Themes of The Odyssey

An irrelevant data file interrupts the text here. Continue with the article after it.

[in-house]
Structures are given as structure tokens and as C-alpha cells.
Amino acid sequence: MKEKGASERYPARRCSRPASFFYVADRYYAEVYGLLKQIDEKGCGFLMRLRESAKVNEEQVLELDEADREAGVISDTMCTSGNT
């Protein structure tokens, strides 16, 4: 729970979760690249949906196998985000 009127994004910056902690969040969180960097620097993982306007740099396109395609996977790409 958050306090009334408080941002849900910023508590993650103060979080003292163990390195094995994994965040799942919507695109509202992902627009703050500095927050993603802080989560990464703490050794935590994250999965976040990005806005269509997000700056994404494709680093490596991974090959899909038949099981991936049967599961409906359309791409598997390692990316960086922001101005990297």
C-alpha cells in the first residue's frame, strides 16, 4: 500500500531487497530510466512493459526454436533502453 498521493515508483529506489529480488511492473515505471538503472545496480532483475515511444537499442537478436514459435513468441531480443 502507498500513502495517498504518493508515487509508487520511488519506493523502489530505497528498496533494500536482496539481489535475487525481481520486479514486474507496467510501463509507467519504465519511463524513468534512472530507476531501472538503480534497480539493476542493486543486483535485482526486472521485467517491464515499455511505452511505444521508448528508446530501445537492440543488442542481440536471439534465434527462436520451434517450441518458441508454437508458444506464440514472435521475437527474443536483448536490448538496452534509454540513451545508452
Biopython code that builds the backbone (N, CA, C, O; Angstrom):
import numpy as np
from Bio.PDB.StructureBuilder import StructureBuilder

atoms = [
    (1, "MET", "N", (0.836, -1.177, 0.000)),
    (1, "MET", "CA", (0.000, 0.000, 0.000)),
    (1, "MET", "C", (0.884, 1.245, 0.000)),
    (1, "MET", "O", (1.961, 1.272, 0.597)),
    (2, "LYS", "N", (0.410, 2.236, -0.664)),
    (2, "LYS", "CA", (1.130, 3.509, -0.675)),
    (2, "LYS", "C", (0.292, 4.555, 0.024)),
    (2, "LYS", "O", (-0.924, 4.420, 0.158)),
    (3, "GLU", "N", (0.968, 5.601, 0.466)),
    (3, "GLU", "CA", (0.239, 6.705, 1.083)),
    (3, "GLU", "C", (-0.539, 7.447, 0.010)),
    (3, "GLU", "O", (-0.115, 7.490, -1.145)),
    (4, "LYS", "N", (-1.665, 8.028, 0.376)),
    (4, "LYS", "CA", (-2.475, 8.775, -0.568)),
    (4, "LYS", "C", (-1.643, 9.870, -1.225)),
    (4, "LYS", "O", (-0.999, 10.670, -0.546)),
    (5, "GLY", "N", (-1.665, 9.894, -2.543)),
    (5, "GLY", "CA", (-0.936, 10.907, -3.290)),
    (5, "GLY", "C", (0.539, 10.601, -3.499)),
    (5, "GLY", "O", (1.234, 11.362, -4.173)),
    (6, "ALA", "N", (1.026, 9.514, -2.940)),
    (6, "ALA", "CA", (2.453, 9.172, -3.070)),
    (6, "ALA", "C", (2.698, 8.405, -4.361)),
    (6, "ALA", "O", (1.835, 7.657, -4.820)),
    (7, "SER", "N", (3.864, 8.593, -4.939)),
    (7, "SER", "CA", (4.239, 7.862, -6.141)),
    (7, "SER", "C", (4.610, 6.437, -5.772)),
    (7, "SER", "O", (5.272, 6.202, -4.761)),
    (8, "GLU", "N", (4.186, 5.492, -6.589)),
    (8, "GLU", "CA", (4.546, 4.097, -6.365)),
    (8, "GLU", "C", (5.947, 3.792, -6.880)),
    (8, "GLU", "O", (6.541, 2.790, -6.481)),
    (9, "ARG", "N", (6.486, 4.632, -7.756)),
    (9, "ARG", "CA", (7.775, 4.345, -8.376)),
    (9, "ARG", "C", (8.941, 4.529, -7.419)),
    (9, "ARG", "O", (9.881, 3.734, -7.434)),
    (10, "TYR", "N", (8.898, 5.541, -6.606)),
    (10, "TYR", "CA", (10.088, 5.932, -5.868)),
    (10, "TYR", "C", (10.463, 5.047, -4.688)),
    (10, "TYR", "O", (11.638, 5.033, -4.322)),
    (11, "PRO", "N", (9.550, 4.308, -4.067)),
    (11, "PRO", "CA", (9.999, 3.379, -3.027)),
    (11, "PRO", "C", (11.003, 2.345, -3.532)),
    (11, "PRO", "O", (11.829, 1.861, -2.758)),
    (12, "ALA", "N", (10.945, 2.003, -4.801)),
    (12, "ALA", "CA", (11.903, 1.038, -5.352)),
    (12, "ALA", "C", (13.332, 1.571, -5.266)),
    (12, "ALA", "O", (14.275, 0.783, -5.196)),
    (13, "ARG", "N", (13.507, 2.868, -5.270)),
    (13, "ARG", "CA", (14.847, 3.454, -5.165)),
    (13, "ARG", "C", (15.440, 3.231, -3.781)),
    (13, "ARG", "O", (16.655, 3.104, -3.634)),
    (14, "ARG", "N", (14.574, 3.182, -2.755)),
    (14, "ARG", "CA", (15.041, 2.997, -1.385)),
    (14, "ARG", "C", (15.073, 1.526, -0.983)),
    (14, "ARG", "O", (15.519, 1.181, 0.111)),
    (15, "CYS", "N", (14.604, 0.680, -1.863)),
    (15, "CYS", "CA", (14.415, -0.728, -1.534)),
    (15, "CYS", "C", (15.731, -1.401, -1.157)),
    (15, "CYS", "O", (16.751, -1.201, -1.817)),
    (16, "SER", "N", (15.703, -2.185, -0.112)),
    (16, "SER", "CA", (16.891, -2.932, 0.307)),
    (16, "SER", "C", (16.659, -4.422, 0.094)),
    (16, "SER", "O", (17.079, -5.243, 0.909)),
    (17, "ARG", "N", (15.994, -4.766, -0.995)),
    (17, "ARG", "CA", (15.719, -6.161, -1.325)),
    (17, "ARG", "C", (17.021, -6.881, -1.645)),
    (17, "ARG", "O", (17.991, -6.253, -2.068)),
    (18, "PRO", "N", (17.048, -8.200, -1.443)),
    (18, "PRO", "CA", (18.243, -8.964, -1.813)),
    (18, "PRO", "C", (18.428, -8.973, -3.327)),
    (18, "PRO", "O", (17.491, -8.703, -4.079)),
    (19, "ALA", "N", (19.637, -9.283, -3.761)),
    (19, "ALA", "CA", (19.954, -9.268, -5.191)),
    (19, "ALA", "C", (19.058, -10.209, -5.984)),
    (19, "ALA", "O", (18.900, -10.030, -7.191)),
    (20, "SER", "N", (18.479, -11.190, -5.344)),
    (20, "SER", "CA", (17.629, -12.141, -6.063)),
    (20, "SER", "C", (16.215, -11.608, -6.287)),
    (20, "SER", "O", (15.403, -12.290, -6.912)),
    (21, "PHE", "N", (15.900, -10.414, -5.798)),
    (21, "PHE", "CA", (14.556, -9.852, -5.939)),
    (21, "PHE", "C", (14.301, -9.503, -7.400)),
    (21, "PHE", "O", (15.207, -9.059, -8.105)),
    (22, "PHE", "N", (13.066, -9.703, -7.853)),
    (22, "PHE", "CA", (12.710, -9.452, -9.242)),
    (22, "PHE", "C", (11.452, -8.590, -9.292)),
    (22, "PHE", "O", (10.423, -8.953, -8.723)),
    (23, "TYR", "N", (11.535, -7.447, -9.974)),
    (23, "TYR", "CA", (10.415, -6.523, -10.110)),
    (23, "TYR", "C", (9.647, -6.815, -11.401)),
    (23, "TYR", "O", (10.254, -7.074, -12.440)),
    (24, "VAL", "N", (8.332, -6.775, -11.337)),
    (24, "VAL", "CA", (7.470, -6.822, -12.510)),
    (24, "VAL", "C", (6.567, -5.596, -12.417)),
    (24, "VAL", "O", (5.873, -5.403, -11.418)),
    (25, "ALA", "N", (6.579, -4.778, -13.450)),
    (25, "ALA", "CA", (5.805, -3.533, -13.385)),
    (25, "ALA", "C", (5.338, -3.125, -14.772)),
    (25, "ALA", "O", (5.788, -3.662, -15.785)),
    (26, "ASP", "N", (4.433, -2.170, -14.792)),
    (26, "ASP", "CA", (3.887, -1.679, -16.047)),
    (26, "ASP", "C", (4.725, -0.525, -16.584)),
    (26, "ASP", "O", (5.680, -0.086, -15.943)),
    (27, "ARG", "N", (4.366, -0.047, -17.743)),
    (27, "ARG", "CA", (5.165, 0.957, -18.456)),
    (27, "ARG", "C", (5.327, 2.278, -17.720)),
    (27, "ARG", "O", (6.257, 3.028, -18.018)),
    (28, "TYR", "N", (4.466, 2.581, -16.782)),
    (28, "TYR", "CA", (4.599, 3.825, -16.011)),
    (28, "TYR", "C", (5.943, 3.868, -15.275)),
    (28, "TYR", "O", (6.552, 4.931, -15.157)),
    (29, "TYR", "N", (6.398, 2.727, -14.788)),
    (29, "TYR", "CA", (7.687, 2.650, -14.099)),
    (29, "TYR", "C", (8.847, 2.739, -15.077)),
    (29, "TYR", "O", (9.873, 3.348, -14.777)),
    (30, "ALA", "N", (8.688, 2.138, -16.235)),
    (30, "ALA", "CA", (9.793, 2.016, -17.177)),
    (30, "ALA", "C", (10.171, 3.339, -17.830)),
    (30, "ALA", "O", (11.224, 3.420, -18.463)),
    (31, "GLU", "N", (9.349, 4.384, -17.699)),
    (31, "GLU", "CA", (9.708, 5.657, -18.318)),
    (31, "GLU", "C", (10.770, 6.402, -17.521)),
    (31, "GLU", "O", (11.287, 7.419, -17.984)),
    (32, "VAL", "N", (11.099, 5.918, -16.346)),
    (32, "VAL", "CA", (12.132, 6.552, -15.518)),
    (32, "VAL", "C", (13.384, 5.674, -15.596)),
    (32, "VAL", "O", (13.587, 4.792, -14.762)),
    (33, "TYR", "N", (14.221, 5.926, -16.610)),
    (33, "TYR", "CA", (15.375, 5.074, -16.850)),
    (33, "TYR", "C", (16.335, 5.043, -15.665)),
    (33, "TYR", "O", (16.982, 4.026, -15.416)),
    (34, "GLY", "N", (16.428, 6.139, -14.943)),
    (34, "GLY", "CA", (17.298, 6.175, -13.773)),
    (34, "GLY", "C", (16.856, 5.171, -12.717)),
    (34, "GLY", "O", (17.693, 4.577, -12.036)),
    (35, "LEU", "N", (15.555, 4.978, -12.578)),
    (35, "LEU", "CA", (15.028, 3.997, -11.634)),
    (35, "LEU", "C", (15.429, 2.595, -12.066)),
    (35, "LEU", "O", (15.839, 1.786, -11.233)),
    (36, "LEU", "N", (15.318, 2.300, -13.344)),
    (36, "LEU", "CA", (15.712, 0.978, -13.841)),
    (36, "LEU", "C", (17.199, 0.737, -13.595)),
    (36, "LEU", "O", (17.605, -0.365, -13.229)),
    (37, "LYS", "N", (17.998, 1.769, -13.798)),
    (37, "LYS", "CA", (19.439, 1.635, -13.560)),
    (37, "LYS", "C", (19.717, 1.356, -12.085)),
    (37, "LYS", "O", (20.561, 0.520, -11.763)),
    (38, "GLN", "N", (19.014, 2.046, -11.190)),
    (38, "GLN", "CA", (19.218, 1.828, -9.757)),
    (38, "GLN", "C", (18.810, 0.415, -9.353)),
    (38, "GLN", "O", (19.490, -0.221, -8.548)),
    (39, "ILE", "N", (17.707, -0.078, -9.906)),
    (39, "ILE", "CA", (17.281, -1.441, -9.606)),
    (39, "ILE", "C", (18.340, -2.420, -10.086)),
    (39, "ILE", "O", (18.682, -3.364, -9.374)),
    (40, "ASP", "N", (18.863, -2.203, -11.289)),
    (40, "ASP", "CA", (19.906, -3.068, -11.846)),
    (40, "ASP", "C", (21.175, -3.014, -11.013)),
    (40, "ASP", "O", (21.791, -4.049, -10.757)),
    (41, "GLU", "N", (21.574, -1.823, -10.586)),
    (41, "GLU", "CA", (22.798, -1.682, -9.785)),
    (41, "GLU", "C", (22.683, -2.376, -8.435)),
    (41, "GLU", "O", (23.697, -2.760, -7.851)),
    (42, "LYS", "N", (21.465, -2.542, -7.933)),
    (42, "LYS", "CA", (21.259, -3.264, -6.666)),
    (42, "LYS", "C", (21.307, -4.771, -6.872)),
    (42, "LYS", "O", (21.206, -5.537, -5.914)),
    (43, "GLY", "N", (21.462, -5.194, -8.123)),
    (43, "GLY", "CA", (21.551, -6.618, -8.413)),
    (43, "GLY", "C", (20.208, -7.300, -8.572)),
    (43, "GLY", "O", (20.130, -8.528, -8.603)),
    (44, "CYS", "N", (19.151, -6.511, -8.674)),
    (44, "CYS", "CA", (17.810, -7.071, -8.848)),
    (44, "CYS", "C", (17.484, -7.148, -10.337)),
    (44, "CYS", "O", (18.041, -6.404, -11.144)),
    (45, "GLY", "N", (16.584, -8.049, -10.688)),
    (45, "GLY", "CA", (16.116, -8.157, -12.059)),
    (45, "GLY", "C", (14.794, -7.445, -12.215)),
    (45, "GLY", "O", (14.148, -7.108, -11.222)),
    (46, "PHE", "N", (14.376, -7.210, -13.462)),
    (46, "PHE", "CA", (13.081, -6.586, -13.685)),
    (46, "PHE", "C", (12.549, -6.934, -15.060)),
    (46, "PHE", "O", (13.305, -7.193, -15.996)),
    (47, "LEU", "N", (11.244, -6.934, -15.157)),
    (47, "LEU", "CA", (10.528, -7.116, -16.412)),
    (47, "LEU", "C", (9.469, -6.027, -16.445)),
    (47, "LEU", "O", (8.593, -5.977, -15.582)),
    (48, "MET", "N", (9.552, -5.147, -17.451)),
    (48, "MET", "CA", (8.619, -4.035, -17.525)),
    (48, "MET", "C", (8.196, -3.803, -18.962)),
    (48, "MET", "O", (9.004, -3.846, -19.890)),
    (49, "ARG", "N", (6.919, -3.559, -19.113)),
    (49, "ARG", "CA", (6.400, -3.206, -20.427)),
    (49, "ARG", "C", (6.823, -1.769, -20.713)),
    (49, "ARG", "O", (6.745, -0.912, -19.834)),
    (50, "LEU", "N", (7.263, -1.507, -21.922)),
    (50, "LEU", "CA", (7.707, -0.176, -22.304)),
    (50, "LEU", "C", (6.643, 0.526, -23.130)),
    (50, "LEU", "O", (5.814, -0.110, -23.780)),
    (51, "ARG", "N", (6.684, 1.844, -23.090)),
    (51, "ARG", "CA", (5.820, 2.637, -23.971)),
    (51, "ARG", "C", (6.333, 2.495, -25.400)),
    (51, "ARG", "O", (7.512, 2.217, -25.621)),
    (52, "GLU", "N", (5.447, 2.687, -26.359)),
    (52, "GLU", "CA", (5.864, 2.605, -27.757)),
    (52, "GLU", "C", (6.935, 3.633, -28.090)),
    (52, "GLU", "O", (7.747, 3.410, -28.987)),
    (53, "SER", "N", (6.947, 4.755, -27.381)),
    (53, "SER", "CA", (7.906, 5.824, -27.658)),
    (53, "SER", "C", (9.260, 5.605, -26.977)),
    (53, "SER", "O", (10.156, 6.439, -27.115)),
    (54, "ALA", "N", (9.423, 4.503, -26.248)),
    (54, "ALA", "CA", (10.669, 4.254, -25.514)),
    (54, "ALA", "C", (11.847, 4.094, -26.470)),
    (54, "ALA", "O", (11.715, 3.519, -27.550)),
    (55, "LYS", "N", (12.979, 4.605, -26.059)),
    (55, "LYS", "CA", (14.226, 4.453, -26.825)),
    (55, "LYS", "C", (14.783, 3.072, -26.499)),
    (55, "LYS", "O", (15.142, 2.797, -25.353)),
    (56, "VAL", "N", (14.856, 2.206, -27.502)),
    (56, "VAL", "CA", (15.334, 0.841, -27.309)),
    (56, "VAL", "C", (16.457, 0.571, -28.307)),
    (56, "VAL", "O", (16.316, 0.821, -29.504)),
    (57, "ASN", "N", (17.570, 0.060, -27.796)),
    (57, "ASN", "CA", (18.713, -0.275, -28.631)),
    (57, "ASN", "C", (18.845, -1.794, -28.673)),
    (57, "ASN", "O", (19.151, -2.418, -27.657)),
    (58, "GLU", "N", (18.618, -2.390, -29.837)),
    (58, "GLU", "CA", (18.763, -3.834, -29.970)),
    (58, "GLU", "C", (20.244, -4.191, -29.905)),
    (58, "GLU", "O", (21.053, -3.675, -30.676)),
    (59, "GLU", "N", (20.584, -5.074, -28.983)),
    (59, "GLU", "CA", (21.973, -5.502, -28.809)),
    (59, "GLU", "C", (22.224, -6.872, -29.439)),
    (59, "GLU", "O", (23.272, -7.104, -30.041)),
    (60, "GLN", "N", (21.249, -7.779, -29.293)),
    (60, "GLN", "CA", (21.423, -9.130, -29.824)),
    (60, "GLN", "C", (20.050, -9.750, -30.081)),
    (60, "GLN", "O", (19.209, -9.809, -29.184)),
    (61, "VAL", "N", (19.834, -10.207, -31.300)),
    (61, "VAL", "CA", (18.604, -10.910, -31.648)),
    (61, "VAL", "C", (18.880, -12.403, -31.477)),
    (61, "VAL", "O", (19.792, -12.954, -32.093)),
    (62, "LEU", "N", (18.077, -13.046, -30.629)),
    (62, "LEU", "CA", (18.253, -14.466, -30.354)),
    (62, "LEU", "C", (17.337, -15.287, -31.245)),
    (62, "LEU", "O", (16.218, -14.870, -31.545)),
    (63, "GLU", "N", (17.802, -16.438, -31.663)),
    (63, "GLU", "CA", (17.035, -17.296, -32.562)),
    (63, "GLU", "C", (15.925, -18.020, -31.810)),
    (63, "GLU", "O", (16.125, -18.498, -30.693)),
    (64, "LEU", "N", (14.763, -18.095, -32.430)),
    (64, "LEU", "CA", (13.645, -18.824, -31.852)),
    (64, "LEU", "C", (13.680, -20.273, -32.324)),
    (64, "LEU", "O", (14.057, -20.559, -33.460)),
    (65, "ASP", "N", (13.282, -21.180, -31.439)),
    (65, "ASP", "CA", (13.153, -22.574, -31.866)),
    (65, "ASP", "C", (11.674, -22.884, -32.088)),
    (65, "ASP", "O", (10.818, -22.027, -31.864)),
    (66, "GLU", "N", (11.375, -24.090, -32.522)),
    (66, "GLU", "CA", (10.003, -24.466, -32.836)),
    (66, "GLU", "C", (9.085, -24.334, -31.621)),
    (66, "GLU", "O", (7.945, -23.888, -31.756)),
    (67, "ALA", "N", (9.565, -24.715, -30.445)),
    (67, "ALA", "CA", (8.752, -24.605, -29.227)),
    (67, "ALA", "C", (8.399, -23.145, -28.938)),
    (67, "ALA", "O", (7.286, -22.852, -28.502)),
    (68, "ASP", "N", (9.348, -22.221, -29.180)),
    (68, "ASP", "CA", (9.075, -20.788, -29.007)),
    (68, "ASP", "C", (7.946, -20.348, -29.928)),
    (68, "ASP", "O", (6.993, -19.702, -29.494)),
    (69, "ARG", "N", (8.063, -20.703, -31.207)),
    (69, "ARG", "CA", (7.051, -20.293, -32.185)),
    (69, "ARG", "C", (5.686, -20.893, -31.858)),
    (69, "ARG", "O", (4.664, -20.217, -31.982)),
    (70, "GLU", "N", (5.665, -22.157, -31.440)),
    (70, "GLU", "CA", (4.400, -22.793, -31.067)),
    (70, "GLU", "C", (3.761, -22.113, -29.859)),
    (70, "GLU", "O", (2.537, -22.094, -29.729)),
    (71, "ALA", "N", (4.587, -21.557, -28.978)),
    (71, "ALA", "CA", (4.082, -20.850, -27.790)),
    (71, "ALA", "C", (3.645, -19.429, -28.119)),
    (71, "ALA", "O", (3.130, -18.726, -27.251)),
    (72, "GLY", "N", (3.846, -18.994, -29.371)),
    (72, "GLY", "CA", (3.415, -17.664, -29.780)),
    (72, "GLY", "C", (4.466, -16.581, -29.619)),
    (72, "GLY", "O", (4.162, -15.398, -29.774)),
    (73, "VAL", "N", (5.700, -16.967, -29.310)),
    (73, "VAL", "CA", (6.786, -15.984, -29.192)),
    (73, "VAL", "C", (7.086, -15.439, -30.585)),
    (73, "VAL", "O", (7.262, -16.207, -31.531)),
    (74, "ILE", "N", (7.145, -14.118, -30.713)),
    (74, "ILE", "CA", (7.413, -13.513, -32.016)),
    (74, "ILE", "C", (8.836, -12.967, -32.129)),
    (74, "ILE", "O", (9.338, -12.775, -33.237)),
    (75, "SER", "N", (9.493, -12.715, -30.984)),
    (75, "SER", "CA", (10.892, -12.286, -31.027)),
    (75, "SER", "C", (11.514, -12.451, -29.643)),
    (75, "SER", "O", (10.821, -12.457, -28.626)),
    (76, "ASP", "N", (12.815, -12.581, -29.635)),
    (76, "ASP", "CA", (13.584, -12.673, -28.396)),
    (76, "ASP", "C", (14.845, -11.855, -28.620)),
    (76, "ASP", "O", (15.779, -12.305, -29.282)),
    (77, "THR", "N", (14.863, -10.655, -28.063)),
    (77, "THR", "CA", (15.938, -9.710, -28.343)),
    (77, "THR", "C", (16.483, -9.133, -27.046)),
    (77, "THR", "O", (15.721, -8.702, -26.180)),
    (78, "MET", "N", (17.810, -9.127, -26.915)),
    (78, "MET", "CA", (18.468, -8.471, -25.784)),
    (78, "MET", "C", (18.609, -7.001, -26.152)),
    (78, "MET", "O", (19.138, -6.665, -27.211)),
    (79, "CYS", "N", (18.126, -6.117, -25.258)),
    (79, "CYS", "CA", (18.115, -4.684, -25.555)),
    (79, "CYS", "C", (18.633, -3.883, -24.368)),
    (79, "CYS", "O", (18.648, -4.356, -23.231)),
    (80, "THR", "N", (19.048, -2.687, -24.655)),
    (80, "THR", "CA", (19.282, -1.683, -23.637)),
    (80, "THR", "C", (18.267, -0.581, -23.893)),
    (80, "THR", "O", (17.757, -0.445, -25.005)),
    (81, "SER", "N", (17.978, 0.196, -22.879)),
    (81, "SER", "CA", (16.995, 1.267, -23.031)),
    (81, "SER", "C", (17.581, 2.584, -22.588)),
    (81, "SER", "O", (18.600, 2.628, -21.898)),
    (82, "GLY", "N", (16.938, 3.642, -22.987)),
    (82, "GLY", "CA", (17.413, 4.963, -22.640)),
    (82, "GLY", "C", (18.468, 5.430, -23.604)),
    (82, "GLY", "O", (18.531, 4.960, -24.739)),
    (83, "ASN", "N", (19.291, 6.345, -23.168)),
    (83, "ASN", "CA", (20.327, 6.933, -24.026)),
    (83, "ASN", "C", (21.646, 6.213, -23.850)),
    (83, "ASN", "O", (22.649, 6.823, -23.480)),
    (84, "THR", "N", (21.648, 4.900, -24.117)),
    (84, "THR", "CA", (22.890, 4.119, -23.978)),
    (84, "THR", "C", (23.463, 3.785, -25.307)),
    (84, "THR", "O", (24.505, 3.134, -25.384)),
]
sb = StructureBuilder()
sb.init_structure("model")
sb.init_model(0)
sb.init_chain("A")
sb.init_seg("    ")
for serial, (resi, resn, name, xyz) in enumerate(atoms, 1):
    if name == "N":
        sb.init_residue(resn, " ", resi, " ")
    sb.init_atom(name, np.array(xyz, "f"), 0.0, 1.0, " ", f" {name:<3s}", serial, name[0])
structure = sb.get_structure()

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An Enduring Tale Thousands of years after it was written, people continue to read The Odyssey not only for its thrilling adventure, but also for its invaluable dissection of inherent human qualities. In his epic poem, The Odyssey, Homer addresses intrinsic characteristics of humans that man has continued to demonstrate throughout history. The Odyssey incorporates the timeless topics of cunning over strength, greed and folly, and loyalty, into Odysseus’ story while simultaneously offering insight to readers in the 21st century. Homer incorporates into Odysseus the paramount and novel idea of intelligence, which gives him an edge that previous heroes lacked. When faced with an enemy he and his crew cannot vanquish, the Kyklops Polyphemus, he makes up for his deficiency in man power through his wit. Odysseus acknowledges that even if he and his men could overpower Polyphemus, they “could never/move his ponderous doorway slap aside” (IX.329-330). The hero understands that even if he has the strength to kill the beast, he lacks the strength to move his great door. If Odysseus had failed to realize this, his crew would undoubtedly be dead, he proves that in humans and beasts alike, brains are more important than brawn alone. Similarly, Odysseus knows that he is no match for the host of young suitors in his palace, so he makes the most of his other strength, his guile. He plans to give his allies and himself an advantage by being the only ones armed, he instructs his son to “round up all armor,lances, gear of war/left in our hall, and stow the lot away/back in the vaulted room” (XVI.336-338). This scheme stacks the odds in Odysseus’ favor, preparing him for inevitable victory. While previous heroes could have taken it from this point, it took the brain of Odysseus to bring this scheme to life. In modern society, one’s brain is an invaluable asset. Today, brawn is only beneficial to a select few, for a small window of time in their lives. The brain helps advance

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